Toilet roll sales soar by nearly 1,000% on Amazon while online retailer shifts double the numbers of aspirin, cereal and batteries compared to last year
- Sales for a specific 27-pack of 1,000-sheet toilet paper were up 944%
- Online food deliveries could take up to three weeks amid the coronavirus crisis
- Sales of goods like cereal, aspirin, and batteries doubled compared to a year ago
- Coronavirus symptoms: what are they and should you see a doctor?
Toilet roll sales have gone through the roof on Amazon in the first two weeks of March following panic buying as concerns over coronavirus grow.
Sales for a specific 27-pack of 1,000-sheet toilet paper were up 944% compared to the same period in 2019, according to Guru Hariharan, CEO of CommerceIQ which helps brands sell on Amazon.
Meanwhile sales of many packaged goods, including cereal, aspirin, and batteries, more than doubled compared to a year ago.
Sales for a specific 27-pack of 1,000-sheet toilet paper were up 944% compared to the same period in 2019
However, according to Amazon workers, demand has surged but staffing in some locations is down as much as half as some workers have also been staying home to avoid infection.
This surge in demand has prompted Amazon to make plans to hire 100,000 more staff, according to BuzzFeed.
But there are also fears that the response could create an internal public health problem as people are urged to practise social distancing.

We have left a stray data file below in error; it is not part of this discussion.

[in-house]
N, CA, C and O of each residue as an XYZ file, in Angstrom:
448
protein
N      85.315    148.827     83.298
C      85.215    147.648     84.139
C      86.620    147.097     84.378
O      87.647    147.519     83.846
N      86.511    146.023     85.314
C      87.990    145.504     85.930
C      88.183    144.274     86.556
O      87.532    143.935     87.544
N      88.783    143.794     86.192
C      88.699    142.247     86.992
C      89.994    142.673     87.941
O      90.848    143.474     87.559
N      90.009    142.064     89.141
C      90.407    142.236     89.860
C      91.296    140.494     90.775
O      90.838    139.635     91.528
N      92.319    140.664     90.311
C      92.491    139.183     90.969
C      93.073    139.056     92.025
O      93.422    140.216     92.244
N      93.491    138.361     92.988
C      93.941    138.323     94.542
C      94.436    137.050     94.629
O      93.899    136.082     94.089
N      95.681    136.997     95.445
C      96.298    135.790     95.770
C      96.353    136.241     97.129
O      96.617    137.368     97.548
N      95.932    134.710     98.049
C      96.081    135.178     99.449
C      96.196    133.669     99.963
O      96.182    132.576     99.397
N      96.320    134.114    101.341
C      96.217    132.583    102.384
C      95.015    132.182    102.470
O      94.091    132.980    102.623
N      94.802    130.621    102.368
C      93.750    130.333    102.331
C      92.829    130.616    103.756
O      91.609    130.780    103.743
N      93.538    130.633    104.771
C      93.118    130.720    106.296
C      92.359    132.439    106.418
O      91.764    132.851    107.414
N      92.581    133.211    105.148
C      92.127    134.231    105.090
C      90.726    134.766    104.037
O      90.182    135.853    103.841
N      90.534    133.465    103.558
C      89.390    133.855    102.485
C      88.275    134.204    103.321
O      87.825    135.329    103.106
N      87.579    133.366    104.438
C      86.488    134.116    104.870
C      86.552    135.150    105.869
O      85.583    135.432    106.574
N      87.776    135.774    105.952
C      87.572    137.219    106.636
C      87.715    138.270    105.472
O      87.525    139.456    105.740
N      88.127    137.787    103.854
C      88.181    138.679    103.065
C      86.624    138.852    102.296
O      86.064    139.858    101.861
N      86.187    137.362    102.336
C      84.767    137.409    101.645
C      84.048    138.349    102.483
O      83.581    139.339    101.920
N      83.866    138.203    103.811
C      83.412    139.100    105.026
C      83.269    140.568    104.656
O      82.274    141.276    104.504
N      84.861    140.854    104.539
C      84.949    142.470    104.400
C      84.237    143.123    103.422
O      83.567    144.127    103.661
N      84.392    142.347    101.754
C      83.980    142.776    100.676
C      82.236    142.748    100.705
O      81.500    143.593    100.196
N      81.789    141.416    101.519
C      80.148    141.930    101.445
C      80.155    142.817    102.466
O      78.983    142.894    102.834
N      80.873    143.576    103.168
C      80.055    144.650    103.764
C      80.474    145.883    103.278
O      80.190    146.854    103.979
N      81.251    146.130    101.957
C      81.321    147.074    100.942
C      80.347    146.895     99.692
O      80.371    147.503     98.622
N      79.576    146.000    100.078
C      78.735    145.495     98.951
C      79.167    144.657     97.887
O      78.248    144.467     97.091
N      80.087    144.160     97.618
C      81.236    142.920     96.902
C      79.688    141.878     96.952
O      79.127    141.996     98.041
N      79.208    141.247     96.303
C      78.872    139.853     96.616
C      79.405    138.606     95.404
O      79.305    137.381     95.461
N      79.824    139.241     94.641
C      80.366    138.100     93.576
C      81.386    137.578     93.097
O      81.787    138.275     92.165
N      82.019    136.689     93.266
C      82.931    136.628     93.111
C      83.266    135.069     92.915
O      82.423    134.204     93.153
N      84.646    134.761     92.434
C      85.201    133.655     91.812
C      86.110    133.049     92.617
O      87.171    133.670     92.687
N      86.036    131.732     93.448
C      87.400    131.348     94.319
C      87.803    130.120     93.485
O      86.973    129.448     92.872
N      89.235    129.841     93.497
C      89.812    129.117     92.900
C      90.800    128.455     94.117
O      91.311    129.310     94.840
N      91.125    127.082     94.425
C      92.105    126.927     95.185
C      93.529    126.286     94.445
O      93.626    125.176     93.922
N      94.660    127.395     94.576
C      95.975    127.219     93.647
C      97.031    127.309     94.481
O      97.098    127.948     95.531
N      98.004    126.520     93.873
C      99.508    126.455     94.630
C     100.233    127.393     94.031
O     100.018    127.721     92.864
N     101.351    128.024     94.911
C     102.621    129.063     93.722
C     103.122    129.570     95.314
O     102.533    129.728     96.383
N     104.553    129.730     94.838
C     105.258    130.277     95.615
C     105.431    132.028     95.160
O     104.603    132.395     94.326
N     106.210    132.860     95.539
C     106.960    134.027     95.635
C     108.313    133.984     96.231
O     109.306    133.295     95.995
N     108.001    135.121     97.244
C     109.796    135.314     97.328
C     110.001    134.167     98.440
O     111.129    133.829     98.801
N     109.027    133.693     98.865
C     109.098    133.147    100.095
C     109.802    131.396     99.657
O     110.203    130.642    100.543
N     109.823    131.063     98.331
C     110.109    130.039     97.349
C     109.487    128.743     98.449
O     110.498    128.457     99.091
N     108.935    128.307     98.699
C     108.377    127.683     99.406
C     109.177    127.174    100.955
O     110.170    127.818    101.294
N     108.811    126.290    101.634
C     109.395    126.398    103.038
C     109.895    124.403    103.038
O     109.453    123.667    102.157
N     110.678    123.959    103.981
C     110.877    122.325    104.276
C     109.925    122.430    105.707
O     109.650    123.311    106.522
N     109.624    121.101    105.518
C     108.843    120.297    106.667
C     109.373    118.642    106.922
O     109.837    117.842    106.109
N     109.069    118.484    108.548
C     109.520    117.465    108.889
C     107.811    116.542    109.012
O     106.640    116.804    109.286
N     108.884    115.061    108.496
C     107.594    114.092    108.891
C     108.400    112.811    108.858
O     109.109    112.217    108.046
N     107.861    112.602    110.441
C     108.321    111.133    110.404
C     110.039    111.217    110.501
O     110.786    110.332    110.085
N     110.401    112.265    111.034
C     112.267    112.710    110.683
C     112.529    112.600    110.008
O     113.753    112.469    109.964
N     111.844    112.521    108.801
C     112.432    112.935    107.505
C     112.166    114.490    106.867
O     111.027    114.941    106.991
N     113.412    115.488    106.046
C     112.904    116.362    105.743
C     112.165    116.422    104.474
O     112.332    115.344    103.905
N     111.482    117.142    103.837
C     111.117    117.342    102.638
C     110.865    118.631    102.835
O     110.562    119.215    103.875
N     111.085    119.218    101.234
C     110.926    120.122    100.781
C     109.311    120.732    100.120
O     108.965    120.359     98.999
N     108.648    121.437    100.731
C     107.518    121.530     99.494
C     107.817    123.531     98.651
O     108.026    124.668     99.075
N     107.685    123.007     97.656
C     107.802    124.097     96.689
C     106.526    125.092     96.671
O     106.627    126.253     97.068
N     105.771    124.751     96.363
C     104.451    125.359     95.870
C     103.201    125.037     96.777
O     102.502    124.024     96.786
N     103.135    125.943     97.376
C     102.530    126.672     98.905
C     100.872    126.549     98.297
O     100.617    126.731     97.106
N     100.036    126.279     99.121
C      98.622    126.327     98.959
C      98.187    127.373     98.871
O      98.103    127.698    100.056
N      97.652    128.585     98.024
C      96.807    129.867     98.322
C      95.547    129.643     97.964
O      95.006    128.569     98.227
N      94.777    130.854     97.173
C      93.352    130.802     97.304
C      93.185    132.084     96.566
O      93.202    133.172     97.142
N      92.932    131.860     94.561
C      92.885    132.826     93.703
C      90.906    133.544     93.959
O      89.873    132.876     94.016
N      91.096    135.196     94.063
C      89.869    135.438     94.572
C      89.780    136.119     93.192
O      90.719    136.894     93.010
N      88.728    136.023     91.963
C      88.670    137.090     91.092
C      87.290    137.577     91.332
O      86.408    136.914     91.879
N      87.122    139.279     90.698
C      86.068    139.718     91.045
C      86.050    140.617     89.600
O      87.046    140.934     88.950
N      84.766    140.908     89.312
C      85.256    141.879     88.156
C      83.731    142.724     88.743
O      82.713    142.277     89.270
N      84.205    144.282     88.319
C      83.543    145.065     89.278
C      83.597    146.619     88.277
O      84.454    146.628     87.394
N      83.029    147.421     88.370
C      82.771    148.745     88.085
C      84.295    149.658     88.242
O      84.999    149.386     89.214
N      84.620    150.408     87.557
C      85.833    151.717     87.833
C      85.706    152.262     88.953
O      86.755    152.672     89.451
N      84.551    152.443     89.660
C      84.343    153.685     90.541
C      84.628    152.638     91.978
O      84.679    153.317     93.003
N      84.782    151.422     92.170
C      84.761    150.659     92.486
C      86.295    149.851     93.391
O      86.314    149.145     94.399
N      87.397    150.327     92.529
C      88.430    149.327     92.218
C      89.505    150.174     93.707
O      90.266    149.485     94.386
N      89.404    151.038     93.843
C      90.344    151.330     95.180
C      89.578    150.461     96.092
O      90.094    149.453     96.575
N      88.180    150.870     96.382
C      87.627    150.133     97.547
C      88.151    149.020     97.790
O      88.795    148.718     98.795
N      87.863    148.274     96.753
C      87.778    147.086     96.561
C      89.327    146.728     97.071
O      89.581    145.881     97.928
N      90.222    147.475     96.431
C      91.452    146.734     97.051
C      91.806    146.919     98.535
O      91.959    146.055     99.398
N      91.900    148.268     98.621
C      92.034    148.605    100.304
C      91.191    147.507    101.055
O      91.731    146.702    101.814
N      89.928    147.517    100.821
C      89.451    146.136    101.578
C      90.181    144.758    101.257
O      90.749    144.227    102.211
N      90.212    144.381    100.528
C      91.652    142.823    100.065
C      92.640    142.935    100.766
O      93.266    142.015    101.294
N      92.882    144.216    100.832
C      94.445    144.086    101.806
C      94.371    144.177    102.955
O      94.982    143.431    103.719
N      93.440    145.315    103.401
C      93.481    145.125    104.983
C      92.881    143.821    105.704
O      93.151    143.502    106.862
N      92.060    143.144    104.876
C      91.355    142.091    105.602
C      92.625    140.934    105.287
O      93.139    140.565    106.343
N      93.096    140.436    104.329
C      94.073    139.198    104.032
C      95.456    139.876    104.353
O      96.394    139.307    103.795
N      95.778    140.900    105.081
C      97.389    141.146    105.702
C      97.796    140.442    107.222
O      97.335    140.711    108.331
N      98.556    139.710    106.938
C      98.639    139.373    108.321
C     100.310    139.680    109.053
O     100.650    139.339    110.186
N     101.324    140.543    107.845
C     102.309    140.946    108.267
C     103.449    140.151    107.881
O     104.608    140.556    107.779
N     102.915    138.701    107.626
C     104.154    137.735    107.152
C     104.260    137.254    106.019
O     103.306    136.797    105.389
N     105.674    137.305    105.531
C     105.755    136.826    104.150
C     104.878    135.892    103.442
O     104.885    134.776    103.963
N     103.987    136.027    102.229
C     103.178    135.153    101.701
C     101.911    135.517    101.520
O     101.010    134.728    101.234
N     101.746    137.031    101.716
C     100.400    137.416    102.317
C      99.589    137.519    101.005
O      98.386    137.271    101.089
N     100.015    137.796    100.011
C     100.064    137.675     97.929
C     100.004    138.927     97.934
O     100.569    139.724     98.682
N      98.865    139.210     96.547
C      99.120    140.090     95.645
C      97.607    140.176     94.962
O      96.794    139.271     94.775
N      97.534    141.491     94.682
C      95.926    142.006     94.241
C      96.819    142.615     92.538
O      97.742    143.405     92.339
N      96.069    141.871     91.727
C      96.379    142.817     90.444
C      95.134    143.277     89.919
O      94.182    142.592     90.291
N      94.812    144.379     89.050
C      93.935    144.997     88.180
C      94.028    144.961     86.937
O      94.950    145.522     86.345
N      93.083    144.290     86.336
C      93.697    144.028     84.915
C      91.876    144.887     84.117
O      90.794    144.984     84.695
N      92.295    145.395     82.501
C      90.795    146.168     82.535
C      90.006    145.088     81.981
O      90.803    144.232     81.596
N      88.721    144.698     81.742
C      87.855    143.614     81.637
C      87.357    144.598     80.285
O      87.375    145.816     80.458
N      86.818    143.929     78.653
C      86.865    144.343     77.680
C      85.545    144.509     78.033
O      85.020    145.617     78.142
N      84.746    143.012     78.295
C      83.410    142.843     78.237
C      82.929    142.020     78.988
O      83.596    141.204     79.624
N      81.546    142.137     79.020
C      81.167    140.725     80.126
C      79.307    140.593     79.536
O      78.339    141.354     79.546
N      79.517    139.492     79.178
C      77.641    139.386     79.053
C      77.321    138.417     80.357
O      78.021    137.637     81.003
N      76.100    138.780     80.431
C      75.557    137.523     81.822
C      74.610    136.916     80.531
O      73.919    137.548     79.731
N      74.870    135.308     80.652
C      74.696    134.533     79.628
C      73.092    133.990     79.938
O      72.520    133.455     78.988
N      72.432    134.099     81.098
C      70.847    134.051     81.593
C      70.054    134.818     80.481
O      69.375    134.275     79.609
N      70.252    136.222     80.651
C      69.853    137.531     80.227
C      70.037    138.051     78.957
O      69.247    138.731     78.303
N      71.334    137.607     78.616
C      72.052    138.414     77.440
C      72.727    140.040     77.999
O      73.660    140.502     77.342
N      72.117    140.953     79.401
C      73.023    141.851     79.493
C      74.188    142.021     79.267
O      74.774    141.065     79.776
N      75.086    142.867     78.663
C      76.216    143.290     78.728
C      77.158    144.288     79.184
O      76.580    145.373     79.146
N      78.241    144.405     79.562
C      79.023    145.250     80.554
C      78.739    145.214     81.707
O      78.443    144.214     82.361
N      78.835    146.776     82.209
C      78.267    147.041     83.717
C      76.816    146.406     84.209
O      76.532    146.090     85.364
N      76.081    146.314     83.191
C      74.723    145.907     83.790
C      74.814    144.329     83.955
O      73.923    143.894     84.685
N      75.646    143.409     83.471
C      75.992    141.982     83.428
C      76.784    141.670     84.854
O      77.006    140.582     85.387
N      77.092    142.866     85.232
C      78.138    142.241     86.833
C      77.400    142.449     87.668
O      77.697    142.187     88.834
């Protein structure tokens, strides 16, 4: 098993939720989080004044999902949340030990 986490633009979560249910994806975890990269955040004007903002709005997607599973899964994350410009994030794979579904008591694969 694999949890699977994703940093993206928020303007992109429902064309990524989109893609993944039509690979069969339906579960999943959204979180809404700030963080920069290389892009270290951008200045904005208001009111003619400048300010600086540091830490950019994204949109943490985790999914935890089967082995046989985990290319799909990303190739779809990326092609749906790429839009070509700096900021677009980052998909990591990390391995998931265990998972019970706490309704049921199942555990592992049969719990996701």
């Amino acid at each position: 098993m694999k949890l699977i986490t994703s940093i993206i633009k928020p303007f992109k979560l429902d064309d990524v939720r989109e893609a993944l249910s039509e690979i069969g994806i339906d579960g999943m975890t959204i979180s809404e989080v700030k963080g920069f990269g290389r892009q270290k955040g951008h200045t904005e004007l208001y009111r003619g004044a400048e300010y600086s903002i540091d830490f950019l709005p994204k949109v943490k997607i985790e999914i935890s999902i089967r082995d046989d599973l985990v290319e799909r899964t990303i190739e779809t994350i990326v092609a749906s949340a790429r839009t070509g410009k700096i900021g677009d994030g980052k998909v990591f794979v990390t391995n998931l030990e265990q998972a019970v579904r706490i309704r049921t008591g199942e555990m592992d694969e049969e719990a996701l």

Amazon’s surge in sales comes as online food deliveries in the UK are booked in to April as supermarkets warn they cannot ‘feed the nation’ alone and encourage families to help those in self-isolation.
It comes as elderly and vulnerable customers found yesterday that they could have to wait up to April for food and essentials because delivery slots have already been filled up until then.
Meanwhile sales of many packaged goods, including cereal, aspirin, and batteries, more than doubled compared to a year ago
Demand for cereals bought through Amazon has soared
Online food deliveries are booked up for weeks as supermarkets warn they cannot ‘feed the nation’ alone and encourage families to help those in self-isolation. Pictured: A screenshot of Sainsbury’s unavailable delivery slots
As of Tuesday, Sainsbury’s have no delivery slots available before Monday April 6, with Morrisons only a few slots left on April 5. Asda doesn’t have slots available until Sunday March 29.
Shoppers logging on to Ocado on Tuesday morning were told they had an hour’s wait.
Senior industry leaders told The Telegraph that UK stores would ‘never have enough’ resources to reach every self-isolated person in Britain and encouraged people to help the vulnerable with their shopping.
It comes as the Nationwide Building Society and several supermarkets offer opening times for elderly shoppers only, in an attempt to stem the coronavirus crisis.
Yet, the government has now advised over-70s to self-isolate for three months and as such they will be unable to take advantage of the ‘silver hour’.
This was the statement on the Sainsbury’s website as worried customers tried to book their online deliveries
Online supermarket Ocado’s customers were left in an hour-long queue this morning. Pictured: A screenshot of the website
A senior industry source told the publication: ‘The reality is that neighbours and community groups will have to step in to deliver food. There’s no other way of doing it.